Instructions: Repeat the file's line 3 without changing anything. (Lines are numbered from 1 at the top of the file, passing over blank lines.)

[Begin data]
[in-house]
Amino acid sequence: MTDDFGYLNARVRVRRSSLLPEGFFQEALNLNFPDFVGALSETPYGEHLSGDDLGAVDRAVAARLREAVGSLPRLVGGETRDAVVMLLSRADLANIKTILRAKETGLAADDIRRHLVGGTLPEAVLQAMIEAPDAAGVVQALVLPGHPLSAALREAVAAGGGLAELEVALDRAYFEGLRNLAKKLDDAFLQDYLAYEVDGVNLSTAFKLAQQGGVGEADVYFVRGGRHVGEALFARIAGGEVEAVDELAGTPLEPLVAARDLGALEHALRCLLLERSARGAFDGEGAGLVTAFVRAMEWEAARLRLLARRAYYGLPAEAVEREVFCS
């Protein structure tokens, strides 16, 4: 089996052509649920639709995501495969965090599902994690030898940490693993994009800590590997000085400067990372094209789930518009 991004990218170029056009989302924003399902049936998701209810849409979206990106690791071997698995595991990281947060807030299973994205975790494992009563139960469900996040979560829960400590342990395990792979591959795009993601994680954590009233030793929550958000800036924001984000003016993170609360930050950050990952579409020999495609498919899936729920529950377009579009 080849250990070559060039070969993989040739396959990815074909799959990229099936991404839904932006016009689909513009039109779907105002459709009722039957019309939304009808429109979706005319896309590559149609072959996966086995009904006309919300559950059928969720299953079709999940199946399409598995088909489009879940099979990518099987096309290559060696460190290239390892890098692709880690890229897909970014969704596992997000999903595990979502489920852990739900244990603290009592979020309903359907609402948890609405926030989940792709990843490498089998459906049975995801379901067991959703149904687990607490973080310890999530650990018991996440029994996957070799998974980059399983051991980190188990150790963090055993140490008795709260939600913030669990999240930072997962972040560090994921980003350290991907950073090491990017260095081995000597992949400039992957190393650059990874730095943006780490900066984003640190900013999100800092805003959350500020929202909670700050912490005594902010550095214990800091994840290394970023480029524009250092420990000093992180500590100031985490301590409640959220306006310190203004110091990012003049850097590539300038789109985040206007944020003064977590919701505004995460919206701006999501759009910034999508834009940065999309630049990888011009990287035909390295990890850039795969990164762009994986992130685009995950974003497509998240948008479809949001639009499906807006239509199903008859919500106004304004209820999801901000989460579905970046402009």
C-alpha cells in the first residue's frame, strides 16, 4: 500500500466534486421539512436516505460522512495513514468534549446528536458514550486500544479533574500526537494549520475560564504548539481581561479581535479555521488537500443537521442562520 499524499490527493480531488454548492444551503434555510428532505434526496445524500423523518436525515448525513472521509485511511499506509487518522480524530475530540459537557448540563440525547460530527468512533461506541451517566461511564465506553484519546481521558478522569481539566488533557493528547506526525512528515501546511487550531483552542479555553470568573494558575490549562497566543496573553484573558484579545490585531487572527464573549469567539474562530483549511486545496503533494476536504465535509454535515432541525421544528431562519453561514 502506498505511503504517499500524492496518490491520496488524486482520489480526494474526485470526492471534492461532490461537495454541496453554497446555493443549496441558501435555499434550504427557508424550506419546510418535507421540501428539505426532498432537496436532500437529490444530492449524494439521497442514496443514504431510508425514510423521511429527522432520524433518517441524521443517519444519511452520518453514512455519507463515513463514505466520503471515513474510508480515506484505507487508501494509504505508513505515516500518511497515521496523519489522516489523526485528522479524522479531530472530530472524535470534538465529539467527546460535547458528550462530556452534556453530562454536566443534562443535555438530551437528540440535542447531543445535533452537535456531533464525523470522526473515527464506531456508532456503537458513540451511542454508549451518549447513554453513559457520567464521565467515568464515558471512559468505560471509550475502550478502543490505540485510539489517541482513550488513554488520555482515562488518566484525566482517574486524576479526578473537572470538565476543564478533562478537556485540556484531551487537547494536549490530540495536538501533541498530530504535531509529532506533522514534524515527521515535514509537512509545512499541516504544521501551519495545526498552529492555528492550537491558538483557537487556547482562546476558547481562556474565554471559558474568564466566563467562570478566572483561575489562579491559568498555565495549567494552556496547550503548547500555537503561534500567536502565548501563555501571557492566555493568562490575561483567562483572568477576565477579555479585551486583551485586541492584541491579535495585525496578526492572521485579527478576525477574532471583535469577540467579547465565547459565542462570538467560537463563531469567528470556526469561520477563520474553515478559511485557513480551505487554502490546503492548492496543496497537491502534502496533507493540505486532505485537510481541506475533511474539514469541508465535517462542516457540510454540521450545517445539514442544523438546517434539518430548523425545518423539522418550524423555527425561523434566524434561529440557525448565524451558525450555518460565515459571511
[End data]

């Protein structure tokens, strides 16, 4: 089996052509649920639709995501495969965090599902994690030898940490693993994009800590590997000085400067990372094209789930518009 991004990218170029056009989302924003399902049936998701209810849409979206990106690791071997698995595991990281947060807030299973994205975790494992009563139960469900996040979560829960400590342990395990792979591959795009993601994680954590009233030793929550958000800036924001984000003016993170609360930050950050990952579409020999495609498919899936729920529950377009579009 080849250990070559060039070969993989040739396959990815074909799959990229099936991404839904932006016009689909513009039109779907105002459709009722039957019309939304009808429109979706005319896309590559149609072959996966086995009904006309919300559950059928969720299953079709999940199946399409598995088909489009879940099979990518099987096309290559060696460190290239390892890098692709880690890229897909970014969704596992997000999903595990979502489920852990739900244990603290009592979020309903359907609402948890609405926030989940792709990843490498089998459906049975995801379901067991959703149904687990607490973080310890999530650990018991996440029994996957070799998974980059399983051991980190188990150790963090055993140490008795709260939600913030669990999240930072997962972040560090994921980003350290991907950073090491990017260095081995000597992949400039992957190393650059990874730095943006780490900066984003640190900013999100800092805003959350500020929202909670700050912490005594902010550095214990800091994840290394970023480029524009250092420990000093992180500590100031985490301590409640959220306006310190203004110091990012003049850097590539300038789109985040206007944020003064977590919701505004995460919206701006999501759009910034999508834009940065999309630049990888011009990287035909390295990890850039795969990164762009994986992130685009995950974003497509998240948008479809949001639009499906807006239509199903008859919500106004304004209820999801901000989460579905970046402009």